Research ArticleGPCR SIGNALING

Distinct profiles of functional discrimination among G proteins determine the actions of G protein–coupled receptors

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Science Signaling  01 Dec 2015:
Vol. 8, Issue 405, pp. ra123
DOI: 10.1126/scisignal.aab4068

Fingerprinting GPCRs

G protein–coupled receptors (GPCRs) influence most aspects of physiology and are targeted by many clinically used drugs. The physiological functions of this large family of proteins are thought to be mediated by highly specific G protein interactions (see the Focus by Smrcka). Masuho et al. devised a bioluminescence-based assay in transfected cells to examine the G protein–coupling specificities of different GPCRs for 13 different G proteins, generating fingerprint-like profiles for each receptor. These assays revealed unexpected use of G proteins by certain GPCRs, biased G protein usage by a given GPCR in response to different agonists, and G protein activation by a ligand thought to be an antagonist, findings that were verified in relevant cells. Given the clinical importance of this family of receptors, assays such as this one aid in understanding the physiological effects of currently used drugs, as well as in designing better therapeutics and limiting their potential side effects.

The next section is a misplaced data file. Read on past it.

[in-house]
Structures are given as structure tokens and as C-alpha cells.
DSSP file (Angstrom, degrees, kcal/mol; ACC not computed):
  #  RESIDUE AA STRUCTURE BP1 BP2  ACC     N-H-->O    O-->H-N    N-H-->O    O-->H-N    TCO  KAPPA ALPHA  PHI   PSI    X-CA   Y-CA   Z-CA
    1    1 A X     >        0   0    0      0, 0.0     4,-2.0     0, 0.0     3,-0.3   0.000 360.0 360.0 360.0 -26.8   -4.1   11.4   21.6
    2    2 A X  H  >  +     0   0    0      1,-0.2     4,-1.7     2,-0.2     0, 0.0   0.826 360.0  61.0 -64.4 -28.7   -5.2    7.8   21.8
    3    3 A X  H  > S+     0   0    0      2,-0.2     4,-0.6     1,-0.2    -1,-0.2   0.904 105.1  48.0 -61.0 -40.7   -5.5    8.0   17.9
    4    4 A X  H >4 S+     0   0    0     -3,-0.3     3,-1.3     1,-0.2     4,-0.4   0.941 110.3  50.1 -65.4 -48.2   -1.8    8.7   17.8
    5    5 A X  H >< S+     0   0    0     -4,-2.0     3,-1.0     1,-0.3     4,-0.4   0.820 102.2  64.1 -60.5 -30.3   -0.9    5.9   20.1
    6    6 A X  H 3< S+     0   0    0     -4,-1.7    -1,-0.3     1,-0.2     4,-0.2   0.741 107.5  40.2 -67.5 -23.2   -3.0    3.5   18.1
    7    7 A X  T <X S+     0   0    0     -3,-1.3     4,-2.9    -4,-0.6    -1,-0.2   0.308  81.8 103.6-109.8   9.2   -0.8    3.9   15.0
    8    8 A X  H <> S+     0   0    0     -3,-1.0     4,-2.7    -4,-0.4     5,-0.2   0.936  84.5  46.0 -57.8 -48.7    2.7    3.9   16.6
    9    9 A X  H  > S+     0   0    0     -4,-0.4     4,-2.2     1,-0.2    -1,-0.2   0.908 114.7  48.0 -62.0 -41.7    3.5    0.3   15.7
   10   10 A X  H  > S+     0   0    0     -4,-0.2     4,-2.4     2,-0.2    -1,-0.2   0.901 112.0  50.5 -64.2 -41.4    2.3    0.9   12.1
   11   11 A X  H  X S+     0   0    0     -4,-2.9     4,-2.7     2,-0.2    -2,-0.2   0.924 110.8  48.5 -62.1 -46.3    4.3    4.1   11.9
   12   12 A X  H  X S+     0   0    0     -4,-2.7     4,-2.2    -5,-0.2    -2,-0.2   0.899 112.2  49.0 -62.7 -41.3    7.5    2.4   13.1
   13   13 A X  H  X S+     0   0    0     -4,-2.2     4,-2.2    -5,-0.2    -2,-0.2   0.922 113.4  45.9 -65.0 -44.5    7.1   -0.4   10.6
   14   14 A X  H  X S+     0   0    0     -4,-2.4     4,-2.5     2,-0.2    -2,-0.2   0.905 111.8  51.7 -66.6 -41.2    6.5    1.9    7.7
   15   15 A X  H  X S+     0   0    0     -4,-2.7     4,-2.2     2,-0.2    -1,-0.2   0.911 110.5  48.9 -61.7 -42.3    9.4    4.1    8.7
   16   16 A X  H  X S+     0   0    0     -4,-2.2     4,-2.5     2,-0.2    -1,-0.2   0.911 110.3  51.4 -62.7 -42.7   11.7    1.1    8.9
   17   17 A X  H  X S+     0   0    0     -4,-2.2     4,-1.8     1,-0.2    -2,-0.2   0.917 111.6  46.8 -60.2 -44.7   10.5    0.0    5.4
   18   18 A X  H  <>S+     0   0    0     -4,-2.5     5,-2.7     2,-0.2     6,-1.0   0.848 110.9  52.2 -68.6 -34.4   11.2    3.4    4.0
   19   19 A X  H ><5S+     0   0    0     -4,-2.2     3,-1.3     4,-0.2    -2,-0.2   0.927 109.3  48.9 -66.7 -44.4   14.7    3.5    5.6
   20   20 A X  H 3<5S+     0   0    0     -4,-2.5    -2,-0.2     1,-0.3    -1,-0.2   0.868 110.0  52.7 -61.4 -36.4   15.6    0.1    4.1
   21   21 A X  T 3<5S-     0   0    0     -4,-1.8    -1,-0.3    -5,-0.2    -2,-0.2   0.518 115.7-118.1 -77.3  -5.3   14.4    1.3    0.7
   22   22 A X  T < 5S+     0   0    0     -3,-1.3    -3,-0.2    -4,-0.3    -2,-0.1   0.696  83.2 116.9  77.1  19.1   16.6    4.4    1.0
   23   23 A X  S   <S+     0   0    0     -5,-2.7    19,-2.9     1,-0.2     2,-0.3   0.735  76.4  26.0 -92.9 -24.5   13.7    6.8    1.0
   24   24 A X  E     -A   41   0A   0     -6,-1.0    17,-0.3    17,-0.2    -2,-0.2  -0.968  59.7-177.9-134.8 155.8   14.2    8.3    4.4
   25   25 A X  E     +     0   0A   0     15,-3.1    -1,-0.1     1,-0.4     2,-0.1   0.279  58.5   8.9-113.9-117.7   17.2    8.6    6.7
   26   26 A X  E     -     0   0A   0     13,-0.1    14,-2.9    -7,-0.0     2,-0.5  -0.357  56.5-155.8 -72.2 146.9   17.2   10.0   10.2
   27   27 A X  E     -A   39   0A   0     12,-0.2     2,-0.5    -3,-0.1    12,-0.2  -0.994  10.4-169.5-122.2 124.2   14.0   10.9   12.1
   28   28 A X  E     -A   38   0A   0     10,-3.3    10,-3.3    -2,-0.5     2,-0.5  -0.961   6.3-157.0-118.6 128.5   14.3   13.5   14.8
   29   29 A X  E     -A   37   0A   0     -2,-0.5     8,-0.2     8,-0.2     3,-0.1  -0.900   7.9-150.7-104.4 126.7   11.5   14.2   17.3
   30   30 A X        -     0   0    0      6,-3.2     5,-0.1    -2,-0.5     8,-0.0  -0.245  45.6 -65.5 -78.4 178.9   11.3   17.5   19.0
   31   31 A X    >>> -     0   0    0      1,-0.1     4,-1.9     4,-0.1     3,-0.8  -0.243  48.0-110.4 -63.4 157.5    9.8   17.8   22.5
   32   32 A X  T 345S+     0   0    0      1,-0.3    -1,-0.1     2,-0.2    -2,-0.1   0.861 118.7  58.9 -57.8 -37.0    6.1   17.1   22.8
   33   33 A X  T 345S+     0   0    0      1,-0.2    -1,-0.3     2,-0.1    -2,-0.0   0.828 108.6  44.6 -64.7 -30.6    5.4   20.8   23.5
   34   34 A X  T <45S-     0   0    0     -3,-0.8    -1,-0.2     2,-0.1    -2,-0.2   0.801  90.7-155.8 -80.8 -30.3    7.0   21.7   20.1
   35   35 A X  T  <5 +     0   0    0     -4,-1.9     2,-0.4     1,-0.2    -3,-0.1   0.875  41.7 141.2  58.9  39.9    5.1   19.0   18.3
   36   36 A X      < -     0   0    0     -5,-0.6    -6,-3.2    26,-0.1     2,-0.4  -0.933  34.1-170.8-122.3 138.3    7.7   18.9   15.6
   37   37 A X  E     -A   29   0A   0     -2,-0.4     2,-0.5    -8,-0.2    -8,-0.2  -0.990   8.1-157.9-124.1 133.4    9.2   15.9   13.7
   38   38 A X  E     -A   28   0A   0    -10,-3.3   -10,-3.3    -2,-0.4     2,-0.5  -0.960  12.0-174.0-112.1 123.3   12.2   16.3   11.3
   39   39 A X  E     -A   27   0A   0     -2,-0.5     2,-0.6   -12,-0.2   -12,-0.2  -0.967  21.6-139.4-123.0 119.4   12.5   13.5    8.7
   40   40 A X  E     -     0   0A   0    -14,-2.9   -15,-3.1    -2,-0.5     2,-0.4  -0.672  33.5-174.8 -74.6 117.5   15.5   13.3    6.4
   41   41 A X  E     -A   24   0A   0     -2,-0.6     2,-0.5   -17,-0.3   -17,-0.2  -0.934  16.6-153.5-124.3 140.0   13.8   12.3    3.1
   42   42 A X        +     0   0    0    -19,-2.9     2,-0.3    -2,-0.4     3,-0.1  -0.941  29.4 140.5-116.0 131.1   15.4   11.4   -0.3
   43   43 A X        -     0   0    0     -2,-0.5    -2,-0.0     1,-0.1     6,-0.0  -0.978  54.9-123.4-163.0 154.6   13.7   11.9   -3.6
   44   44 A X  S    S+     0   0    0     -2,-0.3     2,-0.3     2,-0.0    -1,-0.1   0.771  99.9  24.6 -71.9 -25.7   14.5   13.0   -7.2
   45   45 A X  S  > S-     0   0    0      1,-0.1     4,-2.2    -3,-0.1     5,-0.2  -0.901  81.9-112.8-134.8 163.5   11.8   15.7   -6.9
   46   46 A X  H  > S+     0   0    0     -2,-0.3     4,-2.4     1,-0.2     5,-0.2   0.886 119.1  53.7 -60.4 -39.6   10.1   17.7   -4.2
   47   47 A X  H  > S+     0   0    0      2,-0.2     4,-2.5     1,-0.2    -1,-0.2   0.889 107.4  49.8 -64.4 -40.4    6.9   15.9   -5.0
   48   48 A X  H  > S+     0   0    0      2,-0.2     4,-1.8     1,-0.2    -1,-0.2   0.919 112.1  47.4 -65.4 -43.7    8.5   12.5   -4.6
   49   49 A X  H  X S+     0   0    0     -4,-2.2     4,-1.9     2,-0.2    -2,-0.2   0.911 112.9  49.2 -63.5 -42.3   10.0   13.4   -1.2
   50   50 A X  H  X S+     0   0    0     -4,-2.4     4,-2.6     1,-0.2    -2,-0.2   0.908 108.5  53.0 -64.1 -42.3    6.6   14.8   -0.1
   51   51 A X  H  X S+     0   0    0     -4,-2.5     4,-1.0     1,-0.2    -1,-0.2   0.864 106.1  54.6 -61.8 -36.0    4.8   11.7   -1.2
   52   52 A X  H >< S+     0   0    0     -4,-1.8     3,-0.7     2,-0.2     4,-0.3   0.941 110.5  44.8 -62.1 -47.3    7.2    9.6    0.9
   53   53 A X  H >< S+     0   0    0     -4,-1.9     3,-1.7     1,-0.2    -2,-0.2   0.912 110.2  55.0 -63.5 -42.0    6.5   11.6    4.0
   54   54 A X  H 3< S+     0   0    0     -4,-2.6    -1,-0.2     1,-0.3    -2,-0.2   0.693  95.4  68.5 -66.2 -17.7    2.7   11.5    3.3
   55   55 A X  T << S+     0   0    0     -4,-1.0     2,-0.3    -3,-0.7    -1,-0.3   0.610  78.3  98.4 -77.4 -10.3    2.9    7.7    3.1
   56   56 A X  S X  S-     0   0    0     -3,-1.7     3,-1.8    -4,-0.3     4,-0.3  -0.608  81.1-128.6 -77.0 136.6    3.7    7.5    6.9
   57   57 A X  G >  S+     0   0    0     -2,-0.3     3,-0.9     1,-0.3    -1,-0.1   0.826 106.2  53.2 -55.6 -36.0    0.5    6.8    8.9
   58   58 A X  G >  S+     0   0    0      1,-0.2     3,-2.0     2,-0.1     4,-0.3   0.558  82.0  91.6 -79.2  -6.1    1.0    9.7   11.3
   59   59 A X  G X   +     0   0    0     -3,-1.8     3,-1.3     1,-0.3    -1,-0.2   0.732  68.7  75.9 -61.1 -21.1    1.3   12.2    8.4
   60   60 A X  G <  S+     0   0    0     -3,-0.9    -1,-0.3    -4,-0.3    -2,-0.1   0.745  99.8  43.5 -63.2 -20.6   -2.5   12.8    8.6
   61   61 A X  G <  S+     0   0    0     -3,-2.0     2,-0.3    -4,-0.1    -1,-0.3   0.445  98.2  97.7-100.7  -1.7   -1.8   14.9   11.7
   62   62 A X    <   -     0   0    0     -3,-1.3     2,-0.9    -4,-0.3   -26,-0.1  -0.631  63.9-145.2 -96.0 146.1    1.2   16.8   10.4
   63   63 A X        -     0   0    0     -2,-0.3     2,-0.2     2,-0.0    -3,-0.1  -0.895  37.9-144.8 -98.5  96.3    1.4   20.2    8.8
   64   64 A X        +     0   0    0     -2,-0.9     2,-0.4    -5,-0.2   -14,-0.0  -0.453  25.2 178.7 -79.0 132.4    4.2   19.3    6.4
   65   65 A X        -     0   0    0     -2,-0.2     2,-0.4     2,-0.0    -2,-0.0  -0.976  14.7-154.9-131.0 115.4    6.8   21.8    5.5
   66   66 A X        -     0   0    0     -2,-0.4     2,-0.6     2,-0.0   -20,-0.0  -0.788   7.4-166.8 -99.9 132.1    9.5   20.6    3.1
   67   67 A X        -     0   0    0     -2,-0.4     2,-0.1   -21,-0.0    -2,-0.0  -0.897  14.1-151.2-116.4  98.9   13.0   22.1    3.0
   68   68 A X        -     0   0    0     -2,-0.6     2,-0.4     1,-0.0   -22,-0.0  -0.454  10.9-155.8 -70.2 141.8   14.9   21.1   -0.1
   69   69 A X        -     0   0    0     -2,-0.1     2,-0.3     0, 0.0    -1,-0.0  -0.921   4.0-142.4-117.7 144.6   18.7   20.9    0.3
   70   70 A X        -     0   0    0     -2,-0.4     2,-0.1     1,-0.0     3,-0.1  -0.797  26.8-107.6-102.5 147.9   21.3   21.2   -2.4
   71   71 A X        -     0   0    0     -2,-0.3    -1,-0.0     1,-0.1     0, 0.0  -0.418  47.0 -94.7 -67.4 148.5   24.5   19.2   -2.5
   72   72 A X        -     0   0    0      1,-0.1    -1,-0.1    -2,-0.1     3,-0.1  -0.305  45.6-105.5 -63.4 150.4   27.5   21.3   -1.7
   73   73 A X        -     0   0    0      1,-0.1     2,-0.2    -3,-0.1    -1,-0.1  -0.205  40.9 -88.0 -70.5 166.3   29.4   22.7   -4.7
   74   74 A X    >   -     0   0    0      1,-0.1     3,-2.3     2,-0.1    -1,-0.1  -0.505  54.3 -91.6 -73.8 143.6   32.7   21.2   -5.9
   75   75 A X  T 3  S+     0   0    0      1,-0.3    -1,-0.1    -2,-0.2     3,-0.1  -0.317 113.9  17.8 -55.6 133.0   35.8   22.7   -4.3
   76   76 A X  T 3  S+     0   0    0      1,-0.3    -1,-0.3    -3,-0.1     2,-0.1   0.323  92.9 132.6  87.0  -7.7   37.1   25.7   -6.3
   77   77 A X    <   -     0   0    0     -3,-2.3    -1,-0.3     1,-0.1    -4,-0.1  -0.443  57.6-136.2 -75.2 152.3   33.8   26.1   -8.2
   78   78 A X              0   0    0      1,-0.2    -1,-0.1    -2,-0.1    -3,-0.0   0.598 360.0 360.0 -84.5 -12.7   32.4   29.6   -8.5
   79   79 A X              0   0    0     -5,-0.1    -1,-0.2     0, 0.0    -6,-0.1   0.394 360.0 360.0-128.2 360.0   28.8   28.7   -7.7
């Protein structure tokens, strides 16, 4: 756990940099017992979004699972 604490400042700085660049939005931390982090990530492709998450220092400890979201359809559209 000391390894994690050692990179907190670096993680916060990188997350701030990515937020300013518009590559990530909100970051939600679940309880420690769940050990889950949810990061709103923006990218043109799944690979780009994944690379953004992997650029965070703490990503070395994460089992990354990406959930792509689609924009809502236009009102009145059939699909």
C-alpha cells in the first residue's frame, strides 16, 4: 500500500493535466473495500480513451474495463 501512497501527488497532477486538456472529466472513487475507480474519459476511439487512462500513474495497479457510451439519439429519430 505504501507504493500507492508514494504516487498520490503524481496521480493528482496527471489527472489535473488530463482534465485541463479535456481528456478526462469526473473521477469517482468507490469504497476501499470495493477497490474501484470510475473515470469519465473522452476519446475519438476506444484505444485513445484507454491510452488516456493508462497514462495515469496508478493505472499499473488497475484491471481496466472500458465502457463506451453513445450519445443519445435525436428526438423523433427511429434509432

Members of the heterotrimeric guanine nucleotide–binding protein (G protein)–coupled receptor (GPCR) family play key roles in many physiological functions and are extensively exploited pharmacologically to treat diseases. Many of the diverse effects of individual GPCRs on cellular physiology are transduced by heterotrimeric G proteins, which are composed of α, β, and γ subunits. GPCRs interact with and stimulate the binding of guanosine triphosphate (GTP) to the α subunit to initiate signaling. Mammalian genomes encode 16 different G protein α subunits, each one of which has distinct properties. We developed a single-platform, optical strategy to monitor G protein activation in live cells. With this system, we profiled the coupling ability of individual GPCRs for different α subunits, simultaneously quantifying the magnitude of the signal and the rates at which the receptors activated the G proteins. We found that individual receptors engaged multiple G proteins with varying efficacy and kinetics, generating fingerprint-like profiles. Different classes of GPCR ligands, including full and partial agonists, allosteric modulators, and antagonists, distinctly affected these fingerprints to functionally bias GPCR signaling. Finally, we showed that intracellular signaling modulators further altered the G protein–coupling profiles of GPCRs, which suggests that their differential abundance may alter signaling outcomes in a cell-specific manner. These observations suggest that the diversity of the effects of GPCRs on cellular physiology may be determined by their differential engagement of multiple G proteins, coupling to which produces signals with varying signal magnitudes and activation kinetics, properties that may be exploited pharmacologically.

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